Ramesses VI tomb in Valley of the Kings, Luxor, Egypt.

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Tomb of Ramses VI (KV 9)

Top choice in Luxor

With some of the broadest corridors, longest shafts (117m) and greatest variety of decoration, KV 9 is one of the most spectacular tombs in the valley. Started by Ramses V and finished by Ramses VI, it is a feast for the eyes, much of its surface covered with intact hieroglyphs and paintings. The burial chamber has an unfinished pit in the floor and a magnificent figure of Nut and scenes from the Book of the Day and Book of the Night.

Tutankhamun’s tomb remained intact until 1922 largely thanks to the existence of the neighbouring tomb of Ramses VI, which acted as an unwitting cloak for the older tomb's entrance. KV 9 was begun for the ephemeral Ramses V (1147–1143 BC) and continued by Ramses VI (1143–1136 BC), with both pharaohs apparently buried here; the names and titles of Ramses V still appear in the first half of the tomb. Following the tomb’s ransacking a mere 20 years after burial, the mummies of both Ramses V and Ramses VI were moved to Amenhotep II’s tomb where they were found in 1898 and taken to Cairo.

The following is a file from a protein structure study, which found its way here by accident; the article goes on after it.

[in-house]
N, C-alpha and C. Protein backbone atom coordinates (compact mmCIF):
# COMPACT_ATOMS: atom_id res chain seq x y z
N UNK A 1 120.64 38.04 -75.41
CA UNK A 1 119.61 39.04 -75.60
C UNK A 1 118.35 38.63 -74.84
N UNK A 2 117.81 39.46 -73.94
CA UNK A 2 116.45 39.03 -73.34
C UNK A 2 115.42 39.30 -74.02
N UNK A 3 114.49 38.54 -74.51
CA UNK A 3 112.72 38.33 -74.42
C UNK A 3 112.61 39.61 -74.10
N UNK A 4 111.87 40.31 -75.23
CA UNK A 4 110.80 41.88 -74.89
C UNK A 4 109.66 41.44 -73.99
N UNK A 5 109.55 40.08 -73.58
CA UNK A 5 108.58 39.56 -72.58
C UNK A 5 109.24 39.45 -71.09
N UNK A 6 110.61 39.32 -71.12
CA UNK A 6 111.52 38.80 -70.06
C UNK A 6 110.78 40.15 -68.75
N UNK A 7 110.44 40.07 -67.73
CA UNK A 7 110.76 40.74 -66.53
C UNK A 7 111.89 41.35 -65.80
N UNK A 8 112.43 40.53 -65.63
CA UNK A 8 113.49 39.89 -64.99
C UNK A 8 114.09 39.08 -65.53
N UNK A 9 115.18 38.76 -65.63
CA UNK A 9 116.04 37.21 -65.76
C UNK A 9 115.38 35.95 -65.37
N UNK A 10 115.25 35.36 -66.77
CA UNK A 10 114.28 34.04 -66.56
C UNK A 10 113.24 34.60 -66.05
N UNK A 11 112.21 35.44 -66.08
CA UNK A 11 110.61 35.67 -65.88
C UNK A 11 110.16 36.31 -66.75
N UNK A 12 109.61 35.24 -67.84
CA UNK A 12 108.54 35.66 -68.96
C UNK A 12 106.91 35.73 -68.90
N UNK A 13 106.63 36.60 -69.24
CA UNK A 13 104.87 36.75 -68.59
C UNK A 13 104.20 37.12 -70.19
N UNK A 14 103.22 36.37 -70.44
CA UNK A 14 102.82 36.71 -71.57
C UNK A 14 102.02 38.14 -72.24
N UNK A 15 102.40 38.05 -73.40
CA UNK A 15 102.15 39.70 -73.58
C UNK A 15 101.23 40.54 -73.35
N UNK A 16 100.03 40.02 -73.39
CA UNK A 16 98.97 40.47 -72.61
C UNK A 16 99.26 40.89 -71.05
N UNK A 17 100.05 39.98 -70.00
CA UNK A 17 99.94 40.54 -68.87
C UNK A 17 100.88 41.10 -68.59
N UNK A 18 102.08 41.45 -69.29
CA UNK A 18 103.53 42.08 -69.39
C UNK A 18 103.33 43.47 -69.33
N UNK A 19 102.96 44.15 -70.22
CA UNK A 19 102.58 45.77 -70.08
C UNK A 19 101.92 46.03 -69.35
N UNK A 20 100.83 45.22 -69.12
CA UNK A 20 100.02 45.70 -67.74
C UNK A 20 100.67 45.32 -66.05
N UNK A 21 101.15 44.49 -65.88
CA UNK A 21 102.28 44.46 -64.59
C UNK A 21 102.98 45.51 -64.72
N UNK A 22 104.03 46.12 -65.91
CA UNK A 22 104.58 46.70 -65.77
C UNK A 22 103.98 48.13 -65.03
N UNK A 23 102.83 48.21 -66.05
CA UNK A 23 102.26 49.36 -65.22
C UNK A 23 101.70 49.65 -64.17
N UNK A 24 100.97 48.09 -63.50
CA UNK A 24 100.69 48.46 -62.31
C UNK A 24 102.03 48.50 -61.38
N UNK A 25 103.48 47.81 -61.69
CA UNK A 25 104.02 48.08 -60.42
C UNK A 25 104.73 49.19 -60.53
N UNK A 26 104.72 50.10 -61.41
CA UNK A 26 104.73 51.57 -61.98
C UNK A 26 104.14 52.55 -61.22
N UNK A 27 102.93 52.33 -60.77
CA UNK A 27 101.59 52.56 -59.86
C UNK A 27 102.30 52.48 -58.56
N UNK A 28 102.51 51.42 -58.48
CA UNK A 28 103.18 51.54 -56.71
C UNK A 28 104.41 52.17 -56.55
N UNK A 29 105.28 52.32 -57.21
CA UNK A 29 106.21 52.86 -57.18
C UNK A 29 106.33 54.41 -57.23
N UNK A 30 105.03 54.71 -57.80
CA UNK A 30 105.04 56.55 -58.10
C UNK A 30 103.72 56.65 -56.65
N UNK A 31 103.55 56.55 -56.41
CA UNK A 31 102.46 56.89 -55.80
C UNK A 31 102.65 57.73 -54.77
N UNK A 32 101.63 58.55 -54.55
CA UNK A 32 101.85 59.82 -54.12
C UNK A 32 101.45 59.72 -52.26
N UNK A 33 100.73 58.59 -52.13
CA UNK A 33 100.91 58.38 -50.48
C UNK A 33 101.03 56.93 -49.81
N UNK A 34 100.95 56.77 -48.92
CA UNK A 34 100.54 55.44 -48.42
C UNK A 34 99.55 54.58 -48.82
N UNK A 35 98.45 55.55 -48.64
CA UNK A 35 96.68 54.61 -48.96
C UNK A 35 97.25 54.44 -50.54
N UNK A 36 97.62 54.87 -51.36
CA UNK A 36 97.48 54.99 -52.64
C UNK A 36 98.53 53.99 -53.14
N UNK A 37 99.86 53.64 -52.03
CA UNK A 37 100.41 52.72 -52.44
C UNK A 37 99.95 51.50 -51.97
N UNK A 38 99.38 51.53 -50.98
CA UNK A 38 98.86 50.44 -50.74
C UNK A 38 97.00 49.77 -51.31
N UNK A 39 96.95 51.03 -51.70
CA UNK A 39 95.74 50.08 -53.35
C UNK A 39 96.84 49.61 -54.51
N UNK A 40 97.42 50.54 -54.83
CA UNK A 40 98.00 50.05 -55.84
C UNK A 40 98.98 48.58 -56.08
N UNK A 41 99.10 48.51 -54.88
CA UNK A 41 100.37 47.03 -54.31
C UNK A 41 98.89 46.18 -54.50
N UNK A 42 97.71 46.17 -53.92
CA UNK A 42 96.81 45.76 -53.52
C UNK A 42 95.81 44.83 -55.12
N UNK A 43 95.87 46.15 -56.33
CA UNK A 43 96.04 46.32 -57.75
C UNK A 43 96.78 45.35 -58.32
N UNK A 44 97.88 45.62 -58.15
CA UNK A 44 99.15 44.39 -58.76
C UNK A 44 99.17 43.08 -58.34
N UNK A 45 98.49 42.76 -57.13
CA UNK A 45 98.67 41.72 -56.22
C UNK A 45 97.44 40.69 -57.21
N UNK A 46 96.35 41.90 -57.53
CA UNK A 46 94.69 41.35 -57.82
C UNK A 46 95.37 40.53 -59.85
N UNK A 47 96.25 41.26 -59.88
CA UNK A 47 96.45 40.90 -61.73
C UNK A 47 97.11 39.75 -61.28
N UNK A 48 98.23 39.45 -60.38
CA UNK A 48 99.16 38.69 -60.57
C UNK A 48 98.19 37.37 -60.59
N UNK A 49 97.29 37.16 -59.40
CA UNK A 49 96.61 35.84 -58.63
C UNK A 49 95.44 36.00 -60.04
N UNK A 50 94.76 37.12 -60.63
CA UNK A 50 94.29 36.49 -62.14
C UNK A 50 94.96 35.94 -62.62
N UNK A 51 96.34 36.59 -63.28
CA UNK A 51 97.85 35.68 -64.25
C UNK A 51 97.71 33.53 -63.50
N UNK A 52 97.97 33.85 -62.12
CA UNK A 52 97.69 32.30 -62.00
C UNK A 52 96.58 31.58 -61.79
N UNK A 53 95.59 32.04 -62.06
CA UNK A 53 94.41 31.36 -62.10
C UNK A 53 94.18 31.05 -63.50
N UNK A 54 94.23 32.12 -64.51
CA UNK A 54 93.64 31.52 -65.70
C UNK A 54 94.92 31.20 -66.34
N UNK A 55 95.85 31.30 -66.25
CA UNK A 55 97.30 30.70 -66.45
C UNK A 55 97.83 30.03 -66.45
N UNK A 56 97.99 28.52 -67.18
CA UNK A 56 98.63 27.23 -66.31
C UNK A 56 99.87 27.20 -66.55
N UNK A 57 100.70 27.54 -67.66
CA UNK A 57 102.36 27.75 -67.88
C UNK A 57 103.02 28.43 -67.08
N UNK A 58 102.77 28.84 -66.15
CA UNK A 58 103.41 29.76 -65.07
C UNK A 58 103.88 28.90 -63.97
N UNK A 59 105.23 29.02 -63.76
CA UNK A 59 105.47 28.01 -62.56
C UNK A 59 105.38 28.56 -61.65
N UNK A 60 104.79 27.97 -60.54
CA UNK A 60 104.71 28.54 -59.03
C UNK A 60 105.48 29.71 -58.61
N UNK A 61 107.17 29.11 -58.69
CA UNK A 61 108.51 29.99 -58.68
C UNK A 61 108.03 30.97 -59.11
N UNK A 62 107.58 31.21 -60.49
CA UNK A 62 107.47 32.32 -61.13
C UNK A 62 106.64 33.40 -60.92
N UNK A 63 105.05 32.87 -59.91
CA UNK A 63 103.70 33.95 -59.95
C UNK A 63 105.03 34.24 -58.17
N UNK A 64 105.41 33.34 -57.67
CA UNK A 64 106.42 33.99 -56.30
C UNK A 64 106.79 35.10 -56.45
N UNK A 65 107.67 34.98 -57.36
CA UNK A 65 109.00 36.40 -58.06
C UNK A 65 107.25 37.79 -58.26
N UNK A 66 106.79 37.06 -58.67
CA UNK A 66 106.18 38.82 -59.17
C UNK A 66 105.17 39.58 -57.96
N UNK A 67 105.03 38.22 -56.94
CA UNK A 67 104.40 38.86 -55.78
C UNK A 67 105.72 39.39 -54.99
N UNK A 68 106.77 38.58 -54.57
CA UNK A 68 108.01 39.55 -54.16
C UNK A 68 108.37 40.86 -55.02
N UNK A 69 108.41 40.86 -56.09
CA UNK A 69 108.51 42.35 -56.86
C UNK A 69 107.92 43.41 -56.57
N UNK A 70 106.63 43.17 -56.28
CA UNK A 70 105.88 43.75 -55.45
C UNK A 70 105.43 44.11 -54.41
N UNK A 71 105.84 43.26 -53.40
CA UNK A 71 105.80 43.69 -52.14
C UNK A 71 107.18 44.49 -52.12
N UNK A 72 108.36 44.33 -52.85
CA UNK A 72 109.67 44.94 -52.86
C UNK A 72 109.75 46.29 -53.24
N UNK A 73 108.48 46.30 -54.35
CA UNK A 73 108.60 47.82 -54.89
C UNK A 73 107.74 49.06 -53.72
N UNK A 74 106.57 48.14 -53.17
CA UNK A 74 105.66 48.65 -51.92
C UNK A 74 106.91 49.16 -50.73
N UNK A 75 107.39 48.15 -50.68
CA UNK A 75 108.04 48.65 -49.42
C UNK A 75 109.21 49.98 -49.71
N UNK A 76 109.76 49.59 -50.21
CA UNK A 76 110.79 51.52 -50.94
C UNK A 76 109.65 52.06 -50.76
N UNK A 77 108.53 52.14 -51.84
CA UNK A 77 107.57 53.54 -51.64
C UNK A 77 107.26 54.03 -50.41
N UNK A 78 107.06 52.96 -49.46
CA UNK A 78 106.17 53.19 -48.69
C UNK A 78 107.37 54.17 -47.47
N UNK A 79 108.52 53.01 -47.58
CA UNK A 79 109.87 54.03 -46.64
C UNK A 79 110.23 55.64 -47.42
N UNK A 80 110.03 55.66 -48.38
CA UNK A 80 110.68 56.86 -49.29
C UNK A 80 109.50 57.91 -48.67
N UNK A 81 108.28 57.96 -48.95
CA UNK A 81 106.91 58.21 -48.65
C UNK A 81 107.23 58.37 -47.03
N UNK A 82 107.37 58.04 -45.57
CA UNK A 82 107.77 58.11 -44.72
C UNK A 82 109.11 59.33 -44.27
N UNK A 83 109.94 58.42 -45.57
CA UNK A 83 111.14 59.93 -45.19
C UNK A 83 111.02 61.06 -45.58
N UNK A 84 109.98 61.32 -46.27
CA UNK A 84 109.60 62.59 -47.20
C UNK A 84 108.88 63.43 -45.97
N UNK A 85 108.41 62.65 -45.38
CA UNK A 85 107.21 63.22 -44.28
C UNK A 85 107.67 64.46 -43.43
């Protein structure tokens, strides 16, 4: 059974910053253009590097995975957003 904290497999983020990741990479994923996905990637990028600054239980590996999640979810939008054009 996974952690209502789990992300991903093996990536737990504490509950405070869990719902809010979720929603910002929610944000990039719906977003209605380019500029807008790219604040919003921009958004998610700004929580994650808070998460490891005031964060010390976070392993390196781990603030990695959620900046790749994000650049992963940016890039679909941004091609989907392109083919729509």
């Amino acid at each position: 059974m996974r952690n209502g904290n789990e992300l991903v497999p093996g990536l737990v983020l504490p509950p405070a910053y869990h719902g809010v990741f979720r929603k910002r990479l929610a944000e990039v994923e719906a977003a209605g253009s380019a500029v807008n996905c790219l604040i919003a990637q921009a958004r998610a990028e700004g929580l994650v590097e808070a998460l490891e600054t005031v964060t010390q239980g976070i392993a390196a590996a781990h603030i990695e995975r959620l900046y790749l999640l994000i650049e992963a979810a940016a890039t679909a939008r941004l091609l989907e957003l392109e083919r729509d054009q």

Although the tomb’s plastering was not finished, its fine decoration is well preserved, with an emphasis on astronomical scenes and texts. Extracts from the Book of Gates and the Book of Caverns cover the entrance corridor. These continue into the midsection of the tomb and well room, with the addition of the Book of the Heavens. Nearer the burial chamber the walls are adorned with extracts from the Book of Amduat. The burial chamber itself is beautifully decorated, with a superb double image of Nut framing the Book of the Day and Book of the Night on the ceiling. This nocturnal landscape in black and gold shows the sky goddess swallowing the sun each evening to give birth to it each morning in an endless cycle of new life designed to revive the souls of the dead pharaohs. The walls of the chamber are filled with fine images of Ramses VI with various deities, as well as scenes from the Book of the Earth, showing the sun god’s progress through the night, the gods who help him and the forces of darkness trying to stop him reaching the dawn. Look out for the decapitated kneeling figures of the sun god’s enemies around the base of the chamber walls and the black-coloured executioners who turn the decapitated bodies upside down to render them as helpless as possible.

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